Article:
Universal statistics of the knockout tournament.
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We assign a real number called competitiveness to each contestant and find that the resulting distribution of prize money follows a power law with an exponent close to unity if the competitiveness is a stable quantity and a decisive factor to win a match.Otherwise, the distribution is found narrow.The existing observation of power law distributions in various kinds of real sports tournaments therefore suggests that the rules of those games are constructed in such a way that it is possible to understand the games in terms of the contestants' inherent characteristics of competitiveness.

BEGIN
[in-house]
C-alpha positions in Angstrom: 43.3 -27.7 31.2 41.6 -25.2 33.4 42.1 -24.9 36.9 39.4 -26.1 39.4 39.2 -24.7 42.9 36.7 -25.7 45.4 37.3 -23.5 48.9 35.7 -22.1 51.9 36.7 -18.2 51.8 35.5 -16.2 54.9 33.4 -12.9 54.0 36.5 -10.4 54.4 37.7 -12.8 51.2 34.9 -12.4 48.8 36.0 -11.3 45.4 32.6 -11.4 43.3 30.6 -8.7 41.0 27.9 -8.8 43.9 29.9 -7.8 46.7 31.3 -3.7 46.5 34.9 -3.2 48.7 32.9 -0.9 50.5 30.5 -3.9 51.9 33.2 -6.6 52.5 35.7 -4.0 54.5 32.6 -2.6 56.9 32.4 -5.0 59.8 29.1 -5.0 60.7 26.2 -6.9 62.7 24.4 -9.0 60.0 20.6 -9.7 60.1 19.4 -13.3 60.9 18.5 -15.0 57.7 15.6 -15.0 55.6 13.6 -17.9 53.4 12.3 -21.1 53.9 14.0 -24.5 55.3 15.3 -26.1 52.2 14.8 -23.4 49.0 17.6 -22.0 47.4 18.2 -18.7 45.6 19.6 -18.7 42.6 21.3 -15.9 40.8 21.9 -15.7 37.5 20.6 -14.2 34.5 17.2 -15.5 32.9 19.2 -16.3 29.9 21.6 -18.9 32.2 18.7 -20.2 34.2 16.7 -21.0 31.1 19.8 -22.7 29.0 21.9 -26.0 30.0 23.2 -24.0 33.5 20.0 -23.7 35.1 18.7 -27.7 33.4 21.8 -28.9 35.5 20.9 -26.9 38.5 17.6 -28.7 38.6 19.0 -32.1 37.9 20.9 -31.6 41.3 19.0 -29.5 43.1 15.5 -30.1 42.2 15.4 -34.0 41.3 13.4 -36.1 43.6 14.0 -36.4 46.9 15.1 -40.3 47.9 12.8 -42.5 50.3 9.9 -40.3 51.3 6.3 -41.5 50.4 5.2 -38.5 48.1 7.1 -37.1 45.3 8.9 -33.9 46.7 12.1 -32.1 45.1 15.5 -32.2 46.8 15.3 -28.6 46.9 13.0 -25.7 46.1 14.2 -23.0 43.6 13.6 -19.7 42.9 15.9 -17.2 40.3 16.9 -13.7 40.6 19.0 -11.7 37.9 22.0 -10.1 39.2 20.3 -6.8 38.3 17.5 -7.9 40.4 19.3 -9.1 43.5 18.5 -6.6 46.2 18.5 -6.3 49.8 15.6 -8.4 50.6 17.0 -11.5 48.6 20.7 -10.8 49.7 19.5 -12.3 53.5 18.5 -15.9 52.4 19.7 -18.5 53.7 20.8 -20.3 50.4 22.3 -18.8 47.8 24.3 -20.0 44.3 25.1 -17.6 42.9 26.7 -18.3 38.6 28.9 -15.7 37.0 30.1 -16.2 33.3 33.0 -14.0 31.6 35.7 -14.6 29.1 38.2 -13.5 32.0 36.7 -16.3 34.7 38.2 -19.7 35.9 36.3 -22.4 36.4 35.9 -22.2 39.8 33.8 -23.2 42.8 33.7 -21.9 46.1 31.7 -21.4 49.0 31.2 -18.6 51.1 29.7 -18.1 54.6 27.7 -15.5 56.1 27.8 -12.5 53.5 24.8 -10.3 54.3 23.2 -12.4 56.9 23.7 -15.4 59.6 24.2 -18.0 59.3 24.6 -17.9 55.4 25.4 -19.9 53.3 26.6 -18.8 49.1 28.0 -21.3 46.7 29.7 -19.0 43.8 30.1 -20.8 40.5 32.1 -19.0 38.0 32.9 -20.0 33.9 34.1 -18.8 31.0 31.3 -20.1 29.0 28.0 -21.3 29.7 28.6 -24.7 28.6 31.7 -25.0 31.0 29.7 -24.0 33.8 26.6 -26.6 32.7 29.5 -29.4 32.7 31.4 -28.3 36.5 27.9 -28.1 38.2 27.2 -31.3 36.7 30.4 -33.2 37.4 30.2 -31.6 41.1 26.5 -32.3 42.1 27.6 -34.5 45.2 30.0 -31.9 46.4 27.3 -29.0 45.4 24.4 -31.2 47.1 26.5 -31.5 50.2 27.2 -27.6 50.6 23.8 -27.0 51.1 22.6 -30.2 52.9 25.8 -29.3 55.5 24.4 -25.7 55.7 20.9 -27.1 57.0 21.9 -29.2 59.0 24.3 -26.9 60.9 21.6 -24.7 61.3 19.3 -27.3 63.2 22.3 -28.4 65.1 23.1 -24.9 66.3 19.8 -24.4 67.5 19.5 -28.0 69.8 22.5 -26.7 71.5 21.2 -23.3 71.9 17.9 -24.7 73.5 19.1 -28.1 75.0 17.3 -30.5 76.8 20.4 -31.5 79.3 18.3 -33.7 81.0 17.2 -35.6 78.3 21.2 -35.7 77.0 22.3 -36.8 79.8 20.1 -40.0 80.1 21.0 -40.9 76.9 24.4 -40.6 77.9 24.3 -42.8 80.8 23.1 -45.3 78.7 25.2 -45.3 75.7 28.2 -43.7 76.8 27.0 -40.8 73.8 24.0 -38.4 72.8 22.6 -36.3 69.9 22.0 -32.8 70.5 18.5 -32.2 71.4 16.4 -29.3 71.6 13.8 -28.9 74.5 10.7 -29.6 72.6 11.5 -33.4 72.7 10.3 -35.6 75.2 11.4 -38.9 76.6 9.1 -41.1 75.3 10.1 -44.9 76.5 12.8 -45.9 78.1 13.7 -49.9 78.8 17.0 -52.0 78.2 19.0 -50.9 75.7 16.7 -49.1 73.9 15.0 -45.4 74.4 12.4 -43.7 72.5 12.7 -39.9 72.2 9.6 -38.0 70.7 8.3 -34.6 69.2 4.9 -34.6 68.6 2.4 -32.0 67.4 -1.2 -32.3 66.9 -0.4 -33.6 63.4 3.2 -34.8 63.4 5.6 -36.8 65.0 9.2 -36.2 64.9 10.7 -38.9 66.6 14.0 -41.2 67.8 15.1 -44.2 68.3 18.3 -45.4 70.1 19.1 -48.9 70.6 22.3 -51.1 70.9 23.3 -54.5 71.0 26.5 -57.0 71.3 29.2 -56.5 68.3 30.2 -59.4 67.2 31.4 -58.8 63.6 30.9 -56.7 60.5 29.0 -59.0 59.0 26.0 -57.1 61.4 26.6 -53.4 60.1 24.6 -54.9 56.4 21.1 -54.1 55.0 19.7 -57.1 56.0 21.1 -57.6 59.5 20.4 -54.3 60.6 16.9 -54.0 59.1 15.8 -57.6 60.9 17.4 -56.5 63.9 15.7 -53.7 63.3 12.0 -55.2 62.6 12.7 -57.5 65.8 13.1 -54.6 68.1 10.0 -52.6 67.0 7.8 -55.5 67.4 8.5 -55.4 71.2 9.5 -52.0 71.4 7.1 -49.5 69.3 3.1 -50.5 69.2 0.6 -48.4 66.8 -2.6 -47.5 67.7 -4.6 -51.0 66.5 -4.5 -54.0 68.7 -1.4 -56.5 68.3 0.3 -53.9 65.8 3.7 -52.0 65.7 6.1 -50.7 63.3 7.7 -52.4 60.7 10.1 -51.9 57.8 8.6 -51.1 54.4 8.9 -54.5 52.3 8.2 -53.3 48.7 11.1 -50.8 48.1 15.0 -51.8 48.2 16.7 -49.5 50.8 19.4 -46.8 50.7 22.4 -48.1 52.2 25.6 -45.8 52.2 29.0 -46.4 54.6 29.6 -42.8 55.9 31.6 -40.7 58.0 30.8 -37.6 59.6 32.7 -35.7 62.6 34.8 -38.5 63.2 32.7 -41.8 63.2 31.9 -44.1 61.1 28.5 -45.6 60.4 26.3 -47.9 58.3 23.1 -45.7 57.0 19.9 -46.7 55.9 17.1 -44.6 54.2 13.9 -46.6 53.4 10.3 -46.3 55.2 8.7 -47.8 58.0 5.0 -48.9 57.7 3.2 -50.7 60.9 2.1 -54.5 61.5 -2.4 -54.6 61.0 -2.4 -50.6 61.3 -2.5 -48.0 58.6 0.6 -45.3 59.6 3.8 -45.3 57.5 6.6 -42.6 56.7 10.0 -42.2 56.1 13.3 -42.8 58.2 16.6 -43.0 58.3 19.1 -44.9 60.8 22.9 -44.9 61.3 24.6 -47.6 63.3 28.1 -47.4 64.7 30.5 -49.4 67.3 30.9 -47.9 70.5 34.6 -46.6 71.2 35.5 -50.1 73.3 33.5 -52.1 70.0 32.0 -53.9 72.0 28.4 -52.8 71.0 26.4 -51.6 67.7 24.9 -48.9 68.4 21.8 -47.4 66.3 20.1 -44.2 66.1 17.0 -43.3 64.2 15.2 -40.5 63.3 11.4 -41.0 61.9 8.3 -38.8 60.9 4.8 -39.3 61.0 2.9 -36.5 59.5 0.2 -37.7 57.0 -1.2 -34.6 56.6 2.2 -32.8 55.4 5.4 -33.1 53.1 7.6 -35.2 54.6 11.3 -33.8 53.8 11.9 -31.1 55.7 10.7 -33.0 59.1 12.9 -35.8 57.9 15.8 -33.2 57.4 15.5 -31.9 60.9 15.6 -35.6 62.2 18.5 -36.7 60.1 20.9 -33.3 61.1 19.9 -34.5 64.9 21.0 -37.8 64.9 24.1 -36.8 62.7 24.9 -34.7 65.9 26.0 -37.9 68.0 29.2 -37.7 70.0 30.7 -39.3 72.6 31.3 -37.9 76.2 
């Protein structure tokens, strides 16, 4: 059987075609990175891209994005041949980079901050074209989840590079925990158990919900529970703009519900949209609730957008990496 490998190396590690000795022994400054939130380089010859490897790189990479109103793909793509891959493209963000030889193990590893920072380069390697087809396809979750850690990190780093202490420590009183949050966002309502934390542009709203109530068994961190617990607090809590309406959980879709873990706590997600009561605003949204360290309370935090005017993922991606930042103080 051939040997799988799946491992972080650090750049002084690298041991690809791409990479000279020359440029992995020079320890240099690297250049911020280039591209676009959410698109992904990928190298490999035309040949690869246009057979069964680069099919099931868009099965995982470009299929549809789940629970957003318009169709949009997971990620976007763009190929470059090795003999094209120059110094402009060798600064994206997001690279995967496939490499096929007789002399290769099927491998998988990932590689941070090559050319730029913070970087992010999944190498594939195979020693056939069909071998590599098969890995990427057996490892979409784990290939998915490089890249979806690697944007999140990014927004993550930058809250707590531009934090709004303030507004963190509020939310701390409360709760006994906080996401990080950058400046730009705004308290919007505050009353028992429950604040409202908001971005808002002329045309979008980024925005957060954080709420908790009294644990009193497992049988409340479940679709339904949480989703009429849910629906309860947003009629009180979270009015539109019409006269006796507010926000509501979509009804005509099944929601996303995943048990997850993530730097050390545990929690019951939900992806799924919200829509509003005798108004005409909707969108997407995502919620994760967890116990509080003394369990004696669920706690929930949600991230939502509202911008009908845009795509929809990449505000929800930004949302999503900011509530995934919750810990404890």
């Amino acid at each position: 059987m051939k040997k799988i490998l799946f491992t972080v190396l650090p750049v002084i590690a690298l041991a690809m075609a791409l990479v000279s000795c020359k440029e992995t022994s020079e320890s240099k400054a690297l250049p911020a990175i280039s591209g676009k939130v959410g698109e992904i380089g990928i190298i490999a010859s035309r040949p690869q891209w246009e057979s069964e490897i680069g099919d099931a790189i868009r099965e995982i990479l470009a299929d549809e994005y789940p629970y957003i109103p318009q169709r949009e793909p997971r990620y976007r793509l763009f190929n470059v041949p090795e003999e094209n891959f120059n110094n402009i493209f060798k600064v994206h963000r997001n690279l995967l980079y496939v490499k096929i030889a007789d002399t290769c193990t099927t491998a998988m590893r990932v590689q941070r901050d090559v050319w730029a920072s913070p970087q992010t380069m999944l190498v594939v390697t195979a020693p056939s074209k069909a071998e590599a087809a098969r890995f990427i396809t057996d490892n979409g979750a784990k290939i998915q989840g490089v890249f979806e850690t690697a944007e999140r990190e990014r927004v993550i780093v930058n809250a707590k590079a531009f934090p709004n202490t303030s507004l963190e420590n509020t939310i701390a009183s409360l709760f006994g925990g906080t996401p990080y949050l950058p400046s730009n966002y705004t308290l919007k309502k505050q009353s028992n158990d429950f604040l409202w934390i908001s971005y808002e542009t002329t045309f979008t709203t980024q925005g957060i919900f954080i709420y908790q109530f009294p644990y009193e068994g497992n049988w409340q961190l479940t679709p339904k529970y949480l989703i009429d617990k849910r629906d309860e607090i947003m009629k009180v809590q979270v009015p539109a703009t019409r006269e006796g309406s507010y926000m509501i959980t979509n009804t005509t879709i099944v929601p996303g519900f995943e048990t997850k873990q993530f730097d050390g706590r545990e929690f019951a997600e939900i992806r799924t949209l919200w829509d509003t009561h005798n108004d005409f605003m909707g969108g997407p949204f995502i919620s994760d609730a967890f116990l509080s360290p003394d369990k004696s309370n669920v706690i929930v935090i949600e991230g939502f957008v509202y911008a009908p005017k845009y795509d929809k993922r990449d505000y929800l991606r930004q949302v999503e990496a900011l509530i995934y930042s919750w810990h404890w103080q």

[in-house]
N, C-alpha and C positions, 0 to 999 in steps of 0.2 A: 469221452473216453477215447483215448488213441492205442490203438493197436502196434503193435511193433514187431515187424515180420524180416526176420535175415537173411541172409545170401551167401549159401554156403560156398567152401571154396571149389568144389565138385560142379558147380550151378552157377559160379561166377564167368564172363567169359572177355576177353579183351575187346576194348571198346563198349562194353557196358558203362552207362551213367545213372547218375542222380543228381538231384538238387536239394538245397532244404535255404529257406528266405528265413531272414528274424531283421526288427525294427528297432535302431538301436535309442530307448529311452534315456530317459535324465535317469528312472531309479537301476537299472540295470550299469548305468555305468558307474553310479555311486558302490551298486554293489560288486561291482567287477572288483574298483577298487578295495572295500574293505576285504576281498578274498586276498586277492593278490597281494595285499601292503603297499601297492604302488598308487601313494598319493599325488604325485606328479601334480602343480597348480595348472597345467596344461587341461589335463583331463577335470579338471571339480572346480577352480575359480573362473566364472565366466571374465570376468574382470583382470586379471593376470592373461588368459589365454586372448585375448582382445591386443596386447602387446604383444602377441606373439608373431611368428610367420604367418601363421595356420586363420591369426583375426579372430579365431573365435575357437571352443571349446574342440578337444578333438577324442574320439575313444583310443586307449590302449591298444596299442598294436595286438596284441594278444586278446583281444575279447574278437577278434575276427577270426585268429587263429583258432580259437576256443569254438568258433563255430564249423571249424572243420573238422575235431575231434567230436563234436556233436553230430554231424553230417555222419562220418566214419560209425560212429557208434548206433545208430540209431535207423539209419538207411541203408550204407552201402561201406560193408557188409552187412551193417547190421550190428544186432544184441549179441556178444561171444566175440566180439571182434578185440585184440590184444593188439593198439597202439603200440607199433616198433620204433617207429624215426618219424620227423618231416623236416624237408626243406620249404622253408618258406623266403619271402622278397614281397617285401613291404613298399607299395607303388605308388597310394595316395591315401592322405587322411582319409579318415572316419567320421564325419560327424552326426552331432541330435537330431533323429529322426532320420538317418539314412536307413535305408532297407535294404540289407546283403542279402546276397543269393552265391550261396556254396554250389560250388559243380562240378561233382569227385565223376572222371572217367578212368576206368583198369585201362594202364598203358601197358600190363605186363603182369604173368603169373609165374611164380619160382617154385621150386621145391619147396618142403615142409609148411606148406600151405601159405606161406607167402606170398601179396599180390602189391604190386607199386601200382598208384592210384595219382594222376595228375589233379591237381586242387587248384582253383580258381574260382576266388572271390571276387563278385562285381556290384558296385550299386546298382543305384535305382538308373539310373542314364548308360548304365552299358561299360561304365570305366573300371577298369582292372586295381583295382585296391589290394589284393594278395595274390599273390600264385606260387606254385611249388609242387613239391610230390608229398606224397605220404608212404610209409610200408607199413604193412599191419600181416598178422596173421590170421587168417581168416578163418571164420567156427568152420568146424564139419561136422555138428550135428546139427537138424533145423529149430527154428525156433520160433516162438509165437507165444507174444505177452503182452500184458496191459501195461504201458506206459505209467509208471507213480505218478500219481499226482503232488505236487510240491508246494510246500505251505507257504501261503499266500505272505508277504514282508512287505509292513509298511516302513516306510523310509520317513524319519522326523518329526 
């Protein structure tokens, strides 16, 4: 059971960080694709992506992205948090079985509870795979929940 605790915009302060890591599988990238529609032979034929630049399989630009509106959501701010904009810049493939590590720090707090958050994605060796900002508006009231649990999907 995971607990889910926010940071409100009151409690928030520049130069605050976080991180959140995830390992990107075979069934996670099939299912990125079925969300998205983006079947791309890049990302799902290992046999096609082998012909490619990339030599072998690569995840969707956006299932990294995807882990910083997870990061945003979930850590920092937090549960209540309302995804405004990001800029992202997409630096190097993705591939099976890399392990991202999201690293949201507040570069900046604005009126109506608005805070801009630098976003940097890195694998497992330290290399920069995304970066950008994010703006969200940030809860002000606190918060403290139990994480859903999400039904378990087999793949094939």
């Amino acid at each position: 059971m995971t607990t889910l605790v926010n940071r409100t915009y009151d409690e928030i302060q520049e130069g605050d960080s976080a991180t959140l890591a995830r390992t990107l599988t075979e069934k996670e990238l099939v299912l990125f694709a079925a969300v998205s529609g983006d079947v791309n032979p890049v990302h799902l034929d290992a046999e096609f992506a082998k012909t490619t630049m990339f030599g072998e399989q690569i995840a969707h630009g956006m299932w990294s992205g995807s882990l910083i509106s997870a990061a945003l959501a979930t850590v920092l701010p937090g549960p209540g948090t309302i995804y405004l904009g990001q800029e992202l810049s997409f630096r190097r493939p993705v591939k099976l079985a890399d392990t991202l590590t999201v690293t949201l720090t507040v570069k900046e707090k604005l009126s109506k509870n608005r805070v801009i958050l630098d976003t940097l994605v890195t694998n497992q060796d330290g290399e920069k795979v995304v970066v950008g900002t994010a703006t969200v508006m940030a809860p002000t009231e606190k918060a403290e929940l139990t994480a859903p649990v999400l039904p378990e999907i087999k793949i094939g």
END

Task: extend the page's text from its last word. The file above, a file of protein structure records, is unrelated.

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Affiliation: Department of Physics, Pukyong National University, 608-737 Busan, Korea.
ABSTRACT
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We study statistics of the knockout tournament, where only the winner of a fixture progresses to the next. We assign a real number called competitiveness to each contestant and find that the resulting distribution of prize money follows a power law with an exponent close to unity if the competitiveness is a stable quantity and a decisive factor to win a match. Otherwise, the distribution is found narrow. The existing observation of power law distributions in various kinds of real sports tournaments therefore suggests that the rules of those games are constructed in such a way that it is possible to understand the games in terms of the contestants' inherent characteristics of competitiveness. Related in: MedlinePlus |